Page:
Page tree
Skip to end of metadata
Go to start of metadata

 The default taskbar layout is designed to work for most people in most situations, but not everyone may like the functionality or might not need all that the default layout has to offer.

In this section, we will learn about how to customize Windows 7 as you would many other programs.

Locking and Unlocking the Taskbar

The taskbar holds the Start button, displays icons for open programs, tells the time, and displays other information about the computer:

Figure 1: Taskbar at dottom of desktop.

By default, the taskbar is locked. This means it cannot be modified to look or function differently. However, as we explore different concepts in this and following lessons, we will need to know how to unlock the taskbar.

To unlock the taskbar, right-click in an empty area of the taskbar and click Lock the Taskbar to uncheck this field:

Figure 2: Taskbar's right-click menu.

Windows 7 doesn't give you any visual indication that the taskbar has been locked or unlocked. You will have to right-click an empty area of the taskbar again to be sure.

Moving the Taskbar

The Taskbar is a feature that has been around since Microsoft introduced Windows 95. It has always been displayed by default at the bottom of the screen. However, it can be displayed on the left, right, or top of the screen as well, depending on how you like your screen to be set up.
Moving the Taskbar is easy to do. Make sure the taskbar is unlocked and then click and drag an empty part of the Taskbar to the side of the screen of your choice, such as the left side:

Figure 3: Vertical taskbar.

As you move the taskbar around, any open windows or icons on the desktop will reposition themselves to account for this change.
If you are satisfied with the location of the Taskbar, we recommend that you lock the taskbar to prevent accidentally clicking and dragging it somewhere else.

Resizing the Taskbar

If you use many programs at once or use a smaller screen resolution, your taskbar can start to look cluttered. This can make switching between different windows more difficult. With the taskbar unlocked, move your mouse to the top edge until your cursor changes into a double-headed arrow. Click and drag to raise or lower the height of the Taskbar to your liking:

Figure 4: Enlarged taskbar height.

You can take up half of the screen with the Taskbar if you want:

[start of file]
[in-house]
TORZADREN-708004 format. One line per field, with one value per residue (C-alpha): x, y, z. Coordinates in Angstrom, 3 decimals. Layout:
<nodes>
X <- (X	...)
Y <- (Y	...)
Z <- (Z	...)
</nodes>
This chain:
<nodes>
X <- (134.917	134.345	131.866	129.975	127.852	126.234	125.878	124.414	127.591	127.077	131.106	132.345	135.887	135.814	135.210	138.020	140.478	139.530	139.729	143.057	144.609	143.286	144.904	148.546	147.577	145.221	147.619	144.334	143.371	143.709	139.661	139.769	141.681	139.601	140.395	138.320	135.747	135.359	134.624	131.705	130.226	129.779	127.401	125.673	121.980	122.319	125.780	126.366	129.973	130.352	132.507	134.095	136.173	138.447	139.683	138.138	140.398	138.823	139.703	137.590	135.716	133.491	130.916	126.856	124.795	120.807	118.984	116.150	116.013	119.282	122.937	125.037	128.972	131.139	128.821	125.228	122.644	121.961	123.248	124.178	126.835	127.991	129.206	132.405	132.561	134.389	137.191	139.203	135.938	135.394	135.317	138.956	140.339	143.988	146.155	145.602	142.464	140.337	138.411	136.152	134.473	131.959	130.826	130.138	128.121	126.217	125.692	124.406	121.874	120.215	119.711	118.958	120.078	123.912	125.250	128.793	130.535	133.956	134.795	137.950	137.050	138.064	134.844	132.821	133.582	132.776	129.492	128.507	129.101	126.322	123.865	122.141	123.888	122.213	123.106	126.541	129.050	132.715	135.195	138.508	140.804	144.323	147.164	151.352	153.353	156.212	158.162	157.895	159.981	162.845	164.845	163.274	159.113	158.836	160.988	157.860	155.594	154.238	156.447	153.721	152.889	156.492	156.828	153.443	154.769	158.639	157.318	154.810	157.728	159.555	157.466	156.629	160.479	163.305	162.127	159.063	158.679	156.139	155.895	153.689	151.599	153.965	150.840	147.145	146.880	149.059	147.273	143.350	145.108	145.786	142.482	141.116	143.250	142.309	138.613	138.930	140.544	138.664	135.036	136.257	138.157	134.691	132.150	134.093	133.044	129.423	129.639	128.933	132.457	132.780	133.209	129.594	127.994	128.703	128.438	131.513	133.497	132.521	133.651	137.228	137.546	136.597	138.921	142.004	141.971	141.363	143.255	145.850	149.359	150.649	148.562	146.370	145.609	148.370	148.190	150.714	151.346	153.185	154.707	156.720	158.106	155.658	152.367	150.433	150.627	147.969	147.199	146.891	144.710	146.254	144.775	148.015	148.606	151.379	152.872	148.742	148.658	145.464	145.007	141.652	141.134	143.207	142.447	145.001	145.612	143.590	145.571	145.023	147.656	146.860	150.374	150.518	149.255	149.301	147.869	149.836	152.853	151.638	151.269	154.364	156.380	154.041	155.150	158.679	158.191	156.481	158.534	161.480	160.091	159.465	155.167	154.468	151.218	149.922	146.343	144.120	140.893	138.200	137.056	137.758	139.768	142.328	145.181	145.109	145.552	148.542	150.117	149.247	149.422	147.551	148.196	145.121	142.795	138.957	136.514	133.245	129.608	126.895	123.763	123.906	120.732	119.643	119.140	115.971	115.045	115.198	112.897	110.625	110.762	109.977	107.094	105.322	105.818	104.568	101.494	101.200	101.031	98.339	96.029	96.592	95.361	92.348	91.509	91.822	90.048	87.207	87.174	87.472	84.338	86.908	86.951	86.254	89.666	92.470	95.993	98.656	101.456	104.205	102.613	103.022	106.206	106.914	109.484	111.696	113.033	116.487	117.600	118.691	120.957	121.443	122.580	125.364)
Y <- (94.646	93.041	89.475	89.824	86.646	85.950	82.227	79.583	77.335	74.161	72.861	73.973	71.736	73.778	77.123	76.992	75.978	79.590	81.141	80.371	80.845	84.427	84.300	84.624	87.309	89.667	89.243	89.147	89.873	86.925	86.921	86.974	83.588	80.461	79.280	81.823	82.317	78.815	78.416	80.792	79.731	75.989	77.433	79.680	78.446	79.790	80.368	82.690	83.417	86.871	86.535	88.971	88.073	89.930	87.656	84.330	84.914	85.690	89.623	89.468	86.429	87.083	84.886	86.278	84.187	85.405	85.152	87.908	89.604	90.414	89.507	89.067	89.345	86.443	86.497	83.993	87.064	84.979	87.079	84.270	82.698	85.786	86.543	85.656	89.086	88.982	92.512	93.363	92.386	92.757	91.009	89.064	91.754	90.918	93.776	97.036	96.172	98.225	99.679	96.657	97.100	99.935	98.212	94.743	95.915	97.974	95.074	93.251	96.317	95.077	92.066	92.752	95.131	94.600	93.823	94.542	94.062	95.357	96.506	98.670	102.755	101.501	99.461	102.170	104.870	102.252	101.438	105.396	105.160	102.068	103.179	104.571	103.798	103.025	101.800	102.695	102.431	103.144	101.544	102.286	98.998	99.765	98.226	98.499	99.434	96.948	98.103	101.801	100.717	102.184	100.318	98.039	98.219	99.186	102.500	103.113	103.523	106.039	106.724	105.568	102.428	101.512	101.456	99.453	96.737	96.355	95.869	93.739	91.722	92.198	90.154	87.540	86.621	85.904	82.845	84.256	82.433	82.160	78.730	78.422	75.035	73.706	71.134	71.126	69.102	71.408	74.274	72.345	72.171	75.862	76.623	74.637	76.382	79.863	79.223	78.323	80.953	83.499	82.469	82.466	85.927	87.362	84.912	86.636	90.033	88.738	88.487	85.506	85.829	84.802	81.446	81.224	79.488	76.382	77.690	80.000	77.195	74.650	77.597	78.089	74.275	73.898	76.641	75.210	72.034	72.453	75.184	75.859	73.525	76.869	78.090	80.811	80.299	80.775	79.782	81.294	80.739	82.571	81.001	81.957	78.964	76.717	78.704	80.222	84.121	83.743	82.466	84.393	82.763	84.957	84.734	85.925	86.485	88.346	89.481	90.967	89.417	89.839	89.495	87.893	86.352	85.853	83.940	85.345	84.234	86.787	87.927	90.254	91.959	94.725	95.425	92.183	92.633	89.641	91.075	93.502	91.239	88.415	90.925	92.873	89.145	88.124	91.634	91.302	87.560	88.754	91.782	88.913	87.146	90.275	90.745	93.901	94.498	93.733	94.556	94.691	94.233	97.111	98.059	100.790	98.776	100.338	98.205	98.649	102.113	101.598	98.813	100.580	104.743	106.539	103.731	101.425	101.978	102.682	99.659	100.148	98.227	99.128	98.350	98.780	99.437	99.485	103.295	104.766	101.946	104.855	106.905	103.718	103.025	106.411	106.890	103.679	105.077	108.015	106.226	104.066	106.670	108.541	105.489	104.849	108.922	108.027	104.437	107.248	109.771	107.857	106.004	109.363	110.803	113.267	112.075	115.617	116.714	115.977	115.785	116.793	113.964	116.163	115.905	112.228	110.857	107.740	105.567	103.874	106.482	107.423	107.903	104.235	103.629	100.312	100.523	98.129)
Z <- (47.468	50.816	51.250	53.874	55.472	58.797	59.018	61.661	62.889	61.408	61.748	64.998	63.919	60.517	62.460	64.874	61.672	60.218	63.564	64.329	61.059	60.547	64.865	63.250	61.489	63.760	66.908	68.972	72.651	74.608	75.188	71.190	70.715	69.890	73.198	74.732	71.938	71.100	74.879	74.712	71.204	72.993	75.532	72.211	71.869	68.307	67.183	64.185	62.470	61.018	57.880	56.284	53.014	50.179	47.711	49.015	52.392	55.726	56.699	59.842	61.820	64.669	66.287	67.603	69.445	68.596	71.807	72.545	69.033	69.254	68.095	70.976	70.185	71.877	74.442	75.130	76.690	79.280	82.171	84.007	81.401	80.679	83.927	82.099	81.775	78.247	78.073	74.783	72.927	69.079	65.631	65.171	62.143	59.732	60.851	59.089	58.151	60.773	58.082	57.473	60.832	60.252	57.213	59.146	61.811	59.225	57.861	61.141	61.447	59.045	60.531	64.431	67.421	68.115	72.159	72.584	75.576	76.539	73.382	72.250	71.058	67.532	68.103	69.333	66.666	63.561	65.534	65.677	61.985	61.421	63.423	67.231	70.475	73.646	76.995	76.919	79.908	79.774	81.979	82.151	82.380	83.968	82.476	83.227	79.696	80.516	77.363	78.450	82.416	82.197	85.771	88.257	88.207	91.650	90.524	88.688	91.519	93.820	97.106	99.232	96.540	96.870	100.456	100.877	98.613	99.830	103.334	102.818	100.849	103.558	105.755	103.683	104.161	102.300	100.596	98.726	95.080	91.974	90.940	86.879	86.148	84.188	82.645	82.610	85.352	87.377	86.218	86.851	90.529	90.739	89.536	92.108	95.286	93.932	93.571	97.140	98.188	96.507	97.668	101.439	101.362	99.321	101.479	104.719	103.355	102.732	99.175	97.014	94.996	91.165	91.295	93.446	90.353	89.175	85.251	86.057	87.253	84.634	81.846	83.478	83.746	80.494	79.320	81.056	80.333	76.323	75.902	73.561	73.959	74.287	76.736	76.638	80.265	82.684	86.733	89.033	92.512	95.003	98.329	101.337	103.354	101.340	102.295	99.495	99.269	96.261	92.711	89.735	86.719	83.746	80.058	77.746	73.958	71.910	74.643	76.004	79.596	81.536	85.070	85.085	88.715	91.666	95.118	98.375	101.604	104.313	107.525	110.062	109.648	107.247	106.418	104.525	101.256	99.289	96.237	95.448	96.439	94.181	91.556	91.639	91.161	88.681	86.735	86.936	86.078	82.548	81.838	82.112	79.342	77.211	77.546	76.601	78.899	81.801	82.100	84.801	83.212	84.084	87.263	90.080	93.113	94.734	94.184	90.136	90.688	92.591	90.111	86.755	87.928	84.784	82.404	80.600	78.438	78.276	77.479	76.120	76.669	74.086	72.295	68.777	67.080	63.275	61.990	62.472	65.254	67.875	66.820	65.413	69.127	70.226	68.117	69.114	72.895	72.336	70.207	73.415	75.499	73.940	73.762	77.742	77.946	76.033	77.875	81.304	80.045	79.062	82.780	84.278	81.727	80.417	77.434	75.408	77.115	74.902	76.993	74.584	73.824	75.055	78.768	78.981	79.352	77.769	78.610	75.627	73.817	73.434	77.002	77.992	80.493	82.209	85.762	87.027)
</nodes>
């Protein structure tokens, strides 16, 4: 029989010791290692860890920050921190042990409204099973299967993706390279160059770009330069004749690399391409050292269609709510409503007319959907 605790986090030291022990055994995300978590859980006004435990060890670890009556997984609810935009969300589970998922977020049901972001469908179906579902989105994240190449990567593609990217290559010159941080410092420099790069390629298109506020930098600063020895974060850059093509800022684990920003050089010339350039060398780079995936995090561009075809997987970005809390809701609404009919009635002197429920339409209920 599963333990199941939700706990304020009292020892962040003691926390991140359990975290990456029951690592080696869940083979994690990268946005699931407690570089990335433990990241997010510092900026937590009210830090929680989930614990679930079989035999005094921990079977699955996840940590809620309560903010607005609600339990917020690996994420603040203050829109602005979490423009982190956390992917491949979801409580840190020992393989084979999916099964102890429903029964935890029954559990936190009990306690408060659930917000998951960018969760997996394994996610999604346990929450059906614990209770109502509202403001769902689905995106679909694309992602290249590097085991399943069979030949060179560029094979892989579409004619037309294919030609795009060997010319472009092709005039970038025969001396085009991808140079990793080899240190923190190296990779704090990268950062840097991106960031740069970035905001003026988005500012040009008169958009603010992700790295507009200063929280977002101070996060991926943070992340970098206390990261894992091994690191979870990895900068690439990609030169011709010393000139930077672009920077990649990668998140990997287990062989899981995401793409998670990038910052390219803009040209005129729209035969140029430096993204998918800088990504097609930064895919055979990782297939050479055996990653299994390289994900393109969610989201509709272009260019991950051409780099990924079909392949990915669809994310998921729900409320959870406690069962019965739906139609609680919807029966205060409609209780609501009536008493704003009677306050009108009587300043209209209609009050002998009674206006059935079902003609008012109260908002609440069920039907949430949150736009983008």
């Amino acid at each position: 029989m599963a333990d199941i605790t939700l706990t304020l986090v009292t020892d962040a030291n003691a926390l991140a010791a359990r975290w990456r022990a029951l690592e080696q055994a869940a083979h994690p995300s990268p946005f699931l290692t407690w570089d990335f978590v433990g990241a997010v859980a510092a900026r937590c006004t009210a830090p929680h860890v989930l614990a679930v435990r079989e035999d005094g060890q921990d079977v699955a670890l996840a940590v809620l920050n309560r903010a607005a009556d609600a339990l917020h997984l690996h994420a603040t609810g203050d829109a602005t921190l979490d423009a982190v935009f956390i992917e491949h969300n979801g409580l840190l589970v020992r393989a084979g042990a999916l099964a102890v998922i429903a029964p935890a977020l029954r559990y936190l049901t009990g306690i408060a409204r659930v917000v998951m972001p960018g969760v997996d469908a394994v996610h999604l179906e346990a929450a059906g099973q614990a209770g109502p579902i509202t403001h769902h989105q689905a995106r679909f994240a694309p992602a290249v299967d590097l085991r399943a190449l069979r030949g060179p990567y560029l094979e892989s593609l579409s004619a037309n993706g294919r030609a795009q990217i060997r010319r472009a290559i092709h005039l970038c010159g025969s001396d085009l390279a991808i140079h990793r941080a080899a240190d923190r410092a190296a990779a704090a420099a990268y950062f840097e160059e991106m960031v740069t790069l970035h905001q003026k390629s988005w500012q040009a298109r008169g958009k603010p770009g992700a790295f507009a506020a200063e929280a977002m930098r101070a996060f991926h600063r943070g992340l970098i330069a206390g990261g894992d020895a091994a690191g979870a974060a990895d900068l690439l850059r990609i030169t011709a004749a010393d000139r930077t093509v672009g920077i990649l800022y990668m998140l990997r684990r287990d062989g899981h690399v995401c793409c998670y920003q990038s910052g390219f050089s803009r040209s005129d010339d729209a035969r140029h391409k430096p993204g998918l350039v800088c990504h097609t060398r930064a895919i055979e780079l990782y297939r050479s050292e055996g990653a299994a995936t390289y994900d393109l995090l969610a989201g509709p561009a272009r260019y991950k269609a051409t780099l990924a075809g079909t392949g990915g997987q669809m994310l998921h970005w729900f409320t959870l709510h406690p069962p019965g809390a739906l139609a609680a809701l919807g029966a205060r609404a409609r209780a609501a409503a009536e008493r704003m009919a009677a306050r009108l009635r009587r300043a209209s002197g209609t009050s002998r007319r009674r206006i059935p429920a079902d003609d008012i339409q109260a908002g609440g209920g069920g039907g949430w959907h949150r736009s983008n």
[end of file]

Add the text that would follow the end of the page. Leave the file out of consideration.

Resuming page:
Figure 5: Taskbar enlarged to take up bottom half of screen.

However, if you need that much space for all of the work you want to do, you might instead consider hiring an assistant or purchasing a few extra monitors!

Other Taskbar Options

The taskbar features a few more tricks if you would like further customization. For example, imagine you are an animator or graphic artist and only use one or two programs during the course of your workday. Despite the taskbar being fairly small to begin with, you would rather have all the space on your screen available. In that case, you can make the Taskbar go away until you need it again with the AutoHide feature.

Right-click some empty space on the taskbar and click Properties. The Taskbar and Start Menu Properties dialog will appear:

Figure 6: Taskbar properties.

Check the box marked "Auto-hide the taskbar" and click OK. This will make the taskbar disappear except for a single line across the bottom of the screen. Move your mouse to the bottom of the screen and the taskbar will reappear:

Figure 7: Taskbar moving with mouse-over.

On the other hand, if you work in desktop publishing and have many different documents open at the same time, the Taskbar will group windows of the same program together into one button. Windows 7 does this by default, creating a "stacked" icon:

Figure 8: Stacked documents in Taskbar.

Hover your mouse over the stack to see a thumbnail image of each view. Point to a thumbnail to use Aero Peek and view the window, click the thumbnail to open that window, or click the close button beside the thumbnail to close the window:

Figure 9: Thumbnail view of stacked documents in Taskbar.

If you wish to turn off this grouping feature and view the names of the programs/folders open on the desktop, use the Taskbar buttons combo box:

Figure 10: Taskbar button options.

Figure 11: Taskbar without stacked icons.

For example, the "Never combine" option displays taskbar icons in the traditional way, with the icon shown beside the name of the program or folder that is currently open. Click Apply to confirm the changes or OK to confirm the changes and then close the Properties dialog box.